5 Practices for Productive Online Discussions: Adapting A Brick-and-Mortar Strategy to Online Discussion Boards

Concurrent Session 4

Session Materials

Brief Abstract

In this session, participants will be introduced to a brick and mortar classroom-based strategy known as “5 Practices for orchestrating productive discussions” and consider how it might be adapted to an online discussion board with the goal of developing a new strategy for facilitating effective online discussions.



Dr. Christopher Bogiages is a clinical assistant professor at the University of South Carolina. He currently teaches online courses for the Department of Instruction and Teacher Education in the online doctoral program in Curriculum Studies. His current research interests include the development and delivery of online graduate courses and the development of community among online learners.

Extended Abstract

Learning complex knowledge and skills is achieved through social interactions (Vygotsky 1978, Lave & Wegner, 1991). In web-based learning, the primary tool for facilitating learning through social interaction is the online discussion board. Yet, many online instructors recognize the difficulty in engaging students to  demonstrate high levels of cognitive presence (Garrison, Anderson & Archer, 2000) in the online discussion board. Student have also recognized the repetitive nature of online discussions and have shared a sense of “going through the motions” to get the grade for participation thus failing to find value in demonstrating social presence in the online classroom. If online instructors want an effective discussion that advances student learning and engagement while also promoting the development of community and self-efficacy among students, why can’t we borrow strategies from the face-to-face classroom that do just that?

In this session, participants will be introduced to the “5 Practices” framework for orchestrating productive discussions (Smith & Stein, 2011) through a 3 minute lightning talk given by the presenter. The 5 practices are: Anticipate, Monitor, Select, Sequence, and Connect. Anticipating involves engaging in the planned learning activity and considering the various ways students might demonstrate understanding or misunderstanding. Monitoring involves the development of tools that will help a teacher pay close attention to students’ thinking as they engage in the learning task. Selecting is guided by the goals of the lesson and involves identifying students who have interesting or productive ideas that can be shared with the class. Sequencing is the purposeful selection of student ideas and the order in which the whole group should consider them in order to bring all students closer to the learning objectives of the lesson. Connecting, the final practice in the framework, involves helping students draw connections between their own ideas and the ideas of others.

Following the lightening talk, participants will then work together in small groups to apply the 5 Practices to the online discussion board. Session participants will be provided with a concise summary of the 5 Practices to use as a resource during the subsequent small group conversations. Small groups will be formed and asked to address the following discussion prompts.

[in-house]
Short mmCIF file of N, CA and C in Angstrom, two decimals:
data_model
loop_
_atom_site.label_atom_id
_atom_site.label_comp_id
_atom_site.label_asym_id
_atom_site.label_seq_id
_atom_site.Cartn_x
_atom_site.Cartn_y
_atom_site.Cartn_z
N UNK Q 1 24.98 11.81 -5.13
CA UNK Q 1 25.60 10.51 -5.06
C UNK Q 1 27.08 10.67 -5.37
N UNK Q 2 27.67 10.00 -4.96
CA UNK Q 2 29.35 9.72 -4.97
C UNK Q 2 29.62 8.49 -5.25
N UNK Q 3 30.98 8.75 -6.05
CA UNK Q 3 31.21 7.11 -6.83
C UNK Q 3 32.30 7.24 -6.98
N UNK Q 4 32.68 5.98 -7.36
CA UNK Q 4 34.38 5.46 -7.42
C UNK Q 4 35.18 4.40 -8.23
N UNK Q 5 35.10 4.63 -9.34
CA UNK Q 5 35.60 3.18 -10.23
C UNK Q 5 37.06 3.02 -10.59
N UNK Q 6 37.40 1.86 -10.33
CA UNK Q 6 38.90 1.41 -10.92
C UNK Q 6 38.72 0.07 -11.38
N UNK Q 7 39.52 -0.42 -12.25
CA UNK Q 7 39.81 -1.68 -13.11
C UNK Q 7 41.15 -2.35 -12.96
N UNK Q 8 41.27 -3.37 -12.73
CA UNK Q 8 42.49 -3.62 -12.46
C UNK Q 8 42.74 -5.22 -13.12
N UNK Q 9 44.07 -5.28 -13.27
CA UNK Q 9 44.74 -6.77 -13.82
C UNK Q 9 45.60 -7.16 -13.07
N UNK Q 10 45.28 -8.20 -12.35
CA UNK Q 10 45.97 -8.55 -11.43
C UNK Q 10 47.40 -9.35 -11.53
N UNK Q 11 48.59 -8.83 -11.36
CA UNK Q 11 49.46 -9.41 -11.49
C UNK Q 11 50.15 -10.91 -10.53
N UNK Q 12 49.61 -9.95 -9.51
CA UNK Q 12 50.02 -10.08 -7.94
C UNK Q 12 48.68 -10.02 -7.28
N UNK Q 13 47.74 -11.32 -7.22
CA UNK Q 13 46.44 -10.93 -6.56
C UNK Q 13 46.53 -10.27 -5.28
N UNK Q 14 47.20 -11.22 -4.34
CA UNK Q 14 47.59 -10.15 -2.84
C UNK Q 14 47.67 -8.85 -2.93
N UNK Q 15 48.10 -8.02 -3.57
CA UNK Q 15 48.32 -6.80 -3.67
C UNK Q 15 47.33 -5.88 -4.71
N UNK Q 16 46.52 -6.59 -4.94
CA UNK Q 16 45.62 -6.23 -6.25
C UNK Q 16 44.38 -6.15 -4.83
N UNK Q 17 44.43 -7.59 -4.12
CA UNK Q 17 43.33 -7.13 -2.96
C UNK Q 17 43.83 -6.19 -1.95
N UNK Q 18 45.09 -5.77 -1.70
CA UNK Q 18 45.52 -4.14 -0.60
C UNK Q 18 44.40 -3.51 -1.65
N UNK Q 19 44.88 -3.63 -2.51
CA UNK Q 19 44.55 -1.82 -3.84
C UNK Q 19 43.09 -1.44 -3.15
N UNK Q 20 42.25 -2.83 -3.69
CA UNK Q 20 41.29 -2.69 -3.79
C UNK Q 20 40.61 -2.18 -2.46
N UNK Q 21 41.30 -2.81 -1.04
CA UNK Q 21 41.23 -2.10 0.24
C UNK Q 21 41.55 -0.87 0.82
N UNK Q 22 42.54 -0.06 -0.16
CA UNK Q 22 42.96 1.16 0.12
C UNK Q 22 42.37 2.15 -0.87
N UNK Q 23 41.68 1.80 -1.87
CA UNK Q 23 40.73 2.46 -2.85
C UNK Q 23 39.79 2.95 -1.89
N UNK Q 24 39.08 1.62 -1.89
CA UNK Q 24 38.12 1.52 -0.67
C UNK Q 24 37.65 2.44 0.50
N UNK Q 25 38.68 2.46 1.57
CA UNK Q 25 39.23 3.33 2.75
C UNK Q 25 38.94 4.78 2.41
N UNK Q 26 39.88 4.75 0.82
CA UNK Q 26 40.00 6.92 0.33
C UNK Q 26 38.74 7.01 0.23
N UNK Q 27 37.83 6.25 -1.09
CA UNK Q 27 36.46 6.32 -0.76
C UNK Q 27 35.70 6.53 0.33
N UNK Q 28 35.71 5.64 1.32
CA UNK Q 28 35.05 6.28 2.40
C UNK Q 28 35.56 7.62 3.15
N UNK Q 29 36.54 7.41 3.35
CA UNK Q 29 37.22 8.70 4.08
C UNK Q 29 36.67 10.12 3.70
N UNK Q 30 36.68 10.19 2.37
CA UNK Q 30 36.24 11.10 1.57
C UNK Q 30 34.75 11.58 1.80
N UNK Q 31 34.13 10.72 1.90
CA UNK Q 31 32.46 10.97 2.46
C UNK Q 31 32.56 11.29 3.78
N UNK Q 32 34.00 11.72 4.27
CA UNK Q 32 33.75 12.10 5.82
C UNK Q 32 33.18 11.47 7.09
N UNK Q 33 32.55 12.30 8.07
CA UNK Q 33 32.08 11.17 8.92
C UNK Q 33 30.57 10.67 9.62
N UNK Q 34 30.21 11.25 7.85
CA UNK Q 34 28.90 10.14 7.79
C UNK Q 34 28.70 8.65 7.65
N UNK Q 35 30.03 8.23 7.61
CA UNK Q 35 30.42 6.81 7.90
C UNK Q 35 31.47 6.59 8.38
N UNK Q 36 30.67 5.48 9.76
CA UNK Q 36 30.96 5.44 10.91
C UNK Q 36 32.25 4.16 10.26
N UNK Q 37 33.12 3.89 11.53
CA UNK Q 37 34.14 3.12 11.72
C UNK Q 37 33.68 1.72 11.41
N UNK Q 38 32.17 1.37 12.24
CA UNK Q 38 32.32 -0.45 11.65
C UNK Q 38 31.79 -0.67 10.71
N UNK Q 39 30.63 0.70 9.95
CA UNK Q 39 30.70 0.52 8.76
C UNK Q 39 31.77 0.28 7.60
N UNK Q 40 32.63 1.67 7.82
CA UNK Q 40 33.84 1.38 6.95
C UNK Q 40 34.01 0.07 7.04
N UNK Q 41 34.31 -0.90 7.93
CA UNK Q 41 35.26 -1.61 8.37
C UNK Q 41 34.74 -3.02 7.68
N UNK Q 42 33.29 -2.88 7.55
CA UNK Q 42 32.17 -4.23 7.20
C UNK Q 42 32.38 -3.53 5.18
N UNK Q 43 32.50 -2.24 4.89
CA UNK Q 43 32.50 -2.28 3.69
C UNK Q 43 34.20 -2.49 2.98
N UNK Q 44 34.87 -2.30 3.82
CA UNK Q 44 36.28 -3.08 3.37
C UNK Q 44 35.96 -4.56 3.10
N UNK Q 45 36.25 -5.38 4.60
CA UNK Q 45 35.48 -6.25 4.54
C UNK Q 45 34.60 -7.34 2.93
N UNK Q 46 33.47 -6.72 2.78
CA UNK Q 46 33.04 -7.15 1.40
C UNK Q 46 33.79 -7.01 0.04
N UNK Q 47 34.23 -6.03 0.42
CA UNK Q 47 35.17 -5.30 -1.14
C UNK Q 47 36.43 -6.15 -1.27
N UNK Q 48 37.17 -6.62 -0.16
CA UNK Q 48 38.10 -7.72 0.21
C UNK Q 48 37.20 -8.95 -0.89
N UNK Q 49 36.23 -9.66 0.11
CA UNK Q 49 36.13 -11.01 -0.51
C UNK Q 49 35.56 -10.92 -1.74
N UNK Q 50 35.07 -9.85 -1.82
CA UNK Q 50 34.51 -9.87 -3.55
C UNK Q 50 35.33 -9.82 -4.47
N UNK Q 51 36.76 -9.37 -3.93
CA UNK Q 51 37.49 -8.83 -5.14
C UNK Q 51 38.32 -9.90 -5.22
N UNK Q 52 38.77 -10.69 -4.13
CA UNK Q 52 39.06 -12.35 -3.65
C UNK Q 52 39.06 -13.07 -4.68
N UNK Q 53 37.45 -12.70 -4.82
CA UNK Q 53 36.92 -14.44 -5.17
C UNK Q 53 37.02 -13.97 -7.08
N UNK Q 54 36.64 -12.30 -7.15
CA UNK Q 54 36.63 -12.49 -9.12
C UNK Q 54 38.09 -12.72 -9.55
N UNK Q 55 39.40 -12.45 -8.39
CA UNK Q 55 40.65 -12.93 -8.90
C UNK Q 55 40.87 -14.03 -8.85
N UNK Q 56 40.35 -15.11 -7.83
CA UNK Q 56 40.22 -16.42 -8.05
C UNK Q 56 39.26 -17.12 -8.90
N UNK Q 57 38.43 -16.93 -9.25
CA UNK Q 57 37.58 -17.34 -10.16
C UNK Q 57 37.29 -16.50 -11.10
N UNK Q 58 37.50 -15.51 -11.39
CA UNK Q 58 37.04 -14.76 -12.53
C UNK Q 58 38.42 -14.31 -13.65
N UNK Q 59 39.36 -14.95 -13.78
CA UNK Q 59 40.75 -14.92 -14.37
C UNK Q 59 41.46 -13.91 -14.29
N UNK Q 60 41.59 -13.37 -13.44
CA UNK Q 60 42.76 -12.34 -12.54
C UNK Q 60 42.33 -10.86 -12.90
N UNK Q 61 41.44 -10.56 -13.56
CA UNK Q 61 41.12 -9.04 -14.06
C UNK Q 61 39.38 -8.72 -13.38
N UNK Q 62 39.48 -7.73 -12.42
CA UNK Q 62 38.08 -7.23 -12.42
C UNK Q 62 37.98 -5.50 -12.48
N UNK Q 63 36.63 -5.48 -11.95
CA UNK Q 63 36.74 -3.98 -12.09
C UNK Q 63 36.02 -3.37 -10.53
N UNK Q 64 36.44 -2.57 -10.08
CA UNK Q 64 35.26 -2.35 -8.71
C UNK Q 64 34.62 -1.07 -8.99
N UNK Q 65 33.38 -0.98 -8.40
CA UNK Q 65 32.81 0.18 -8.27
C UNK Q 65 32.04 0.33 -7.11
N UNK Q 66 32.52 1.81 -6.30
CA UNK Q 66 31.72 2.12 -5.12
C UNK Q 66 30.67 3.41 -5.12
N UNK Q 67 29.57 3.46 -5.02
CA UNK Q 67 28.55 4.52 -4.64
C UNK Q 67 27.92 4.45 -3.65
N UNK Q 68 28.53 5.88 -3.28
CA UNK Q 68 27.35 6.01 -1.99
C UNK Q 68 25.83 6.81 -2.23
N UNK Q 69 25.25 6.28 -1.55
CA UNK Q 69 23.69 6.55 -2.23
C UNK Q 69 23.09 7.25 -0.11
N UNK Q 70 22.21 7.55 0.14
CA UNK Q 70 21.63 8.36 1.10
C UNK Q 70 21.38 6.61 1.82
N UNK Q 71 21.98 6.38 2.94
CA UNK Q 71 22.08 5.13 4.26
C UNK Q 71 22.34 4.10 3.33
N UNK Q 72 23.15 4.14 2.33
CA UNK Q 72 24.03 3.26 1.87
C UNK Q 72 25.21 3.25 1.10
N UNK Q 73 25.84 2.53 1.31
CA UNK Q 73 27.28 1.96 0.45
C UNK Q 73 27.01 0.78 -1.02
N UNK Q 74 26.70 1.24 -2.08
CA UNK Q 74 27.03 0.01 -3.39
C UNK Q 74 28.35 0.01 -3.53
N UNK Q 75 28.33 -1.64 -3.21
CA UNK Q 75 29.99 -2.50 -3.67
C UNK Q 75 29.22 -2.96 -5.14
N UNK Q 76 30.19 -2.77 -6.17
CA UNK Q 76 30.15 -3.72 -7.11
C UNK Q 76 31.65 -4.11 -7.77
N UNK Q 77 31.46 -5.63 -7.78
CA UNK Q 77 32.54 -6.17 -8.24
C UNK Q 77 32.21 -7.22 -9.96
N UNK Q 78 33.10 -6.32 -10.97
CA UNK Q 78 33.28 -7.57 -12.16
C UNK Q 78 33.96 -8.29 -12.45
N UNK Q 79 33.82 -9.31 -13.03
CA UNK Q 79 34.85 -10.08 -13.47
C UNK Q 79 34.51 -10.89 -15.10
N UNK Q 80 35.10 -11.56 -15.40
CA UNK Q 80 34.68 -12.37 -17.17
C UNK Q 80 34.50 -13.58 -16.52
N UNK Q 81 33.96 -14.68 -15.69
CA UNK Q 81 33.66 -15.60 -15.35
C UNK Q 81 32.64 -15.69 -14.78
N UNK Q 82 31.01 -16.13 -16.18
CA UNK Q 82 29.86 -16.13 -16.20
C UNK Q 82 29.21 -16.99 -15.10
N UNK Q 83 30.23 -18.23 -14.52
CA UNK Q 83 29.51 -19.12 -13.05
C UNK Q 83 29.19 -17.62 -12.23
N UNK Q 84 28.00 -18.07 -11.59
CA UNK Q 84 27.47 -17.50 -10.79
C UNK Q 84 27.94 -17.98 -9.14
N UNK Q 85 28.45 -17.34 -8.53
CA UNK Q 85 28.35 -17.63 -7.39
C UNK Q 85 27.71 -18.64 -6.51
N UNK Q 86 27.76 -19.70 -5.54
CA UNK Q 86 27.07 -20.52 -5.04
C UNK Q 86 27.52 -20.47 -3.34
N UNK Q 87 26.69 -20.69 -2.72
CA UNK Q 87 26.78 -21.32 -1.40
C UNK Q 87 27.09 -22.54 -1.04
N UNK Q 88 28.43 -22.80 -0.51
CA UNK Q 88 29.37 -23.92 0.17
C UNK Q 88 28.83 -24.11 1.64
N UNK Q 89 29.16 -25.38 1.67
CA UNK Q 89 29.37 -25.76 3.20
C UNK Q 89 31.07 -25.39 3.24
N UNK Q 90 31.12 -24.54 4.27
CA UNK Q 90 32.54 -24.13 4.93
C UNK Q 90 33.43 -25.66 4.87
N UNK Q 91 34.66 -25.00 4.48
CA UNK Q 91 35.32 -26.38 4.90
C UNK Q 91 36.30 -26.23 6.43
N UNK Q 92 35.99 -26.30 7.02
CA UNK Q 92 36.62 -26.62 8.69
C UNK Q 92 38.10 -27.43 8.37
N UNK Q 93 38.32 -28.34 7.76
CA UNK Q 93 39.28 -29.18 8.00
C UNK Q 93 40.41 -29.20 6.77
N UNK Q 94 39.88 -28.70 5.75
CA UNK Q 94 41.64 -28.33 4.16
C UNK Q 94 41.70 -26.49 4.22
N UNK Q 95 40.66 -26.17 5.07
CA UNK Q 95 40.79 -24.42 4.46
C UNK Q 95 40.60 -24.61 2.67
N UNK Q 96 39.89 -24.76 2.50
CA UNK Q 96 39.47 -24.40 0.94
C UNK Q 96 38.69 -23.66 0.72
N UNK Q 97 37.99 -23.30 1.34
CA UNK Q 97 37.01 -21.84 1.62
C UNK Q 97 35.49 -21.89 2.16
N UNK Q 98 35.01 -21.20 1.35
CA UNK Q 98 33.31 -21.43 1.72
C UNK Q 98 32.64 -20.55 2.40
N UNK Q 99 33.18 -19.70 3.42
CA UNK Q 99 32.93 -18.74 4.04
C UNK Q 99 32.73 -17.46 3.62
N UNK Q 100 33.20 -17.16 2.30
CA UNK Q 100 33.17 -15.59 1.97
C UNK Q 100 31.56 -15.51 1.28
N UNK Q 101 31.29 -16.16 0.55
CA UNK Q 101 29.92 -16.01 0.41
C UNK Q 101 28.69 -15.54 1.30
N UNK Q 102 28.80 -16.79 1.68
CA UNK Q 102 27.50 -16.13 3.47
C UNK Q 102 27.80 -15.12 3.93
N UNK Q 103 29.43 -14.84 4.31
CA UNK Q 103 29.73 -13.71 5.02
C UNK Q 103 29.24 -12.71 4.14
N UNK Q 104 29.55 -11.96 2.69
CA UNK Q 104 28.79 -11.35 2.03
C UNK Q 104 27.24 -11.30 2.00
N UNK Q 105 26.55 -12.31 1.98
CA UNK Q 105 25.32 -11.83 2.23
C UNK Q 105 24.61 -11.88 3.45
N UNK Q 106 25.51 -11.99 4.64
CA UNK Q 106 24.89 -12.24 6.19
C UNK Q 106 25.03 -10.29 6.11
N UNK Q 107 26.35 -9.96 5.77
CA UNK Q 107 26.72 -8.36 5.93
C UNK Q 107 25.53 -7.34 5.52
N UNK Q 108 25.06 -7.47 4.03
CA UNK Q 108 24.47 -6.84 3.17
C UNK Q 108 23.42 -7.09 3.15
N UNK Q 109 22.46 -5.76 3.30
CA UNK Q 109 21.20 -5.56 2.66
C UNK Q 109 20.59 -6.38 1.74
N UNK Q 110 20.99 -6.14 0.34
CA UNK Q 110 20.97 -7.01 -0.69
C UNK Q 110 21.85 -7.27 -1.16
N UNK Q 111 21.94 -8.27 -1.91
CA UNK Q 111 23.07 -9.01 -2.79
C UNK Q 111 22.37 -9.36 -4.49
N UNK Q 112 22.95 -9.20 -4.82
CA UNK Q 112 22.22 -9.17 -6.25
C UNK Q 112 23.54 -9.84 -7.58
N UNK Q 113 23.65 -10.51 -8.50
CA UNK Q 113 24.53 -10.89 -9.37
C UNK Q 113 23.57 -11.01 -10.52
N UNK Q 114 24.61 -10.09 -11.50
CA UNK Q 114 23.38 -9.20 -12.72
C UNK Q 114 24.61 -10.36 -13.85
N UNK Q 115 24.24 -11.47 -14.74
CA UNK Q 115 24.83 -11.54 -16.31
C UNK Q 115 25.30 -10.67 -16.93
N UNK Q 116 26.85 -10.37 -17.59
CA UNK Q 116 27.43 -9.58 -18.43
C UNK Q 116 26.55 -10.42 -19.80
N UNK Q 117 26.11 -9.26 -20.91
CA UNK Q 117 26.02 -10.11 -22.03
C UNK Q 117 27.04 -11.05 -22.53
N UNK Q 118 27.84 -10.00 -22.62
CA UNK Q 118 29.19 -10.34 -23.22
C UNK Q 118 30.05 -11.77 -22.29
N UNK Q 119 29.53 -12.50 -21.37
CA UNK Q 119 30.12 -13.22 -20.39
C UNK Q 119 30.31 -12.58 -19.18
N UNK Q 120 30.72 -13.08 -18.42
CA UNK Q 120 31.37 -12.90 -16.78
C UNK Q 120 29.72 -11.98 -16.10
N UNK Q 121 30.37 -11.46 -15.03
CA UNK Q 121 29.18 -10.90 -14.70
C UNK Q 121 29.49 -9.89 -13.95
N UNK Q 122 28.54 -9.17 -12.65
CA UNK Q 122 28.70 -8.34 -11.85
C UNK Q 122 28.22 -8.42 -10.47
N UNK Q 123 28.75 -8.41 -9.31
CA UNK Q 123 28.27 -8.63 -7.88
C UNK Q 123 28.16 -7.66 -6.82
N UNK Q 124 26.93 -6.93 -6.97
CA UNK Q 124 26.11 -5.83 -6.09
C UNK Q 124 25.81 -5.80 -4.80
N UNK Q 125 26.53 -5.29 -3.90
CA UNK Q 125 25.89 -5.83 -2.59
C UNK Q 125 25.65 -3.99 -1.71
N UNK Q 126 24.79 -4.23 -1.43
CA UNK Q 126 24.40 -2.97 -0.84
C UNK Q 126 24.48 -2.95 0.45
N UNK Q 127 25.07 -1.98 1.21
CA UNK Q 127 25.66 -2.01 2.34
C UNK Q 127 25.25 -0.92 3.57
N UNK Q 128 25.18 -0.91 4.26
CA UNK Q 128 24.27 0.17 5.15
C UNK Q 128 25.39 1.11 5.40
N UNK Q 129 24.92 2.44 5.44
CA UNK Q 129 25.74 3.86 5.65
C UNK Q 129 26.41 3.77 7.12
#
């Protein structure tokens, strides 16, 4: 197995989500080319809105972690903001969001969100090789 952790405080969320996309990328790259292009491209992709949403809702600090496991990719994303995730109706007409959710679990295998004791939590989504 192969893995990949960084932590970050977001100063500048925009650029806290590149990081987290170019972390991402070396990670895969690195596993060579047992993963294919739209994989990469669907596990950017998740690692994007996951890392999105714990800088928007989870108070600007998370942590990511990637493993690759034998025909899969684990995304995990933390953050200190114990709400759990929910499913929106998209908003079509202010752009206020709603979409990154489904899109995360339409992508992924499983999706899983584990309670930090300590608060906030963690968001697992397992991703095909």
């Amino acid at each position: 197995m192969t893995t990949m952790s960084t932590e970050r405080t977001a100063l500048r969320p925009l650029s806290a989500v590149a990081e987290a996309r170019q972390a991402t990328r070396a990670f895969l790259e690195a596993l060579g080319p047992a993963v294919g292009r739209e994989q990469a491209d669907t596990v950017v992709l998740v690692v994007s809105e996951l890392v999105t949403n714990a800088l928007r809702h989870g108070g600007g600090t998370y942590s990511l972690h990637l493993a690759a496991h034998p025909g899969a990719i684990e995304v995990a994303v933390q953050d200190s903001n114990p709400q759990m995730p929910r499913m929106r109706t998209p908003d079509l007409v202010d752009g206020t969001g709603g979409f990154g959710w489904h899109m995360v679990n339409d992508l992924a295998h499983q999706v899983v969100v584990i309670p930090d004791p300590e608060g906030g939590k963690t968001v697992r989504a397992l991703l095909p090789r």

1. (5 min) What strategies would you use to “Anticipate” the possible responses to a discussion board prompt? (Brainstorm as many strategies for anticipating and record them on a piece of poster paper)

  2. (5 min) What strategies would you use to “Monitor” the discussion board for important elements of student thinking? (Brainstorm strategies for monitoring and record them on piece of poster paper.)

  3. (5 min) “Selecting” and ”Sequencing” are preparatory practices that help the instructor orchestrate a final discussion. How can these two practices be adapted for the online discussion? (Think outside the box here! Come up with some ideas for adapting these practices and record them on your poster.)

  4. (5 min) The practice of “Connecting” engages learners in finding the connections between student ideas. How might we “wrap up” an online discussion and achieve this high level of active engagement?

Each prompt will have be given approximately 5 minutes for discussion (this will be adjusted accordingly based on participant engagement). The posters generated by the small groups will be hung in designated locations around the room, each location for a particular practice. After the posters are hung, participants will be asked to engage in a gallery walk with their small group (~10 minutes)  and discuss the ideas generated by other groups. They will be provide with stickers (gold stars, “+1”, etc.) that will indicate approval of ideas. The session will then culminate in a whole group discussion (~10 minutes) about the ideas that received the most stickers and the strengths and challenges of using this framework for online discussions.


Garrison, D. R., Anderson, T., & Archer, W. (2000). Critical inquiry in a text-based environment: Computer conferencing in higher education. Internet and Higher Education, 2(2–3), 87−105.

Lave, J., Wenger, E. (1991). Situated learning: Legitimate peripheral participation. Cambridge: Cambridge University Press.

Smith, M., Stein, M. (2011). 5 Practices for orchestrating productive mathematics discussions. Reston, VA: National Council of Teachers of Mathematics.

Vygotsky, L., (1978). Interaction between learning and development. In Gauvian & Cole (Eds.) Readings on the Development of Children. New york: Scientific American Books. P 34-40.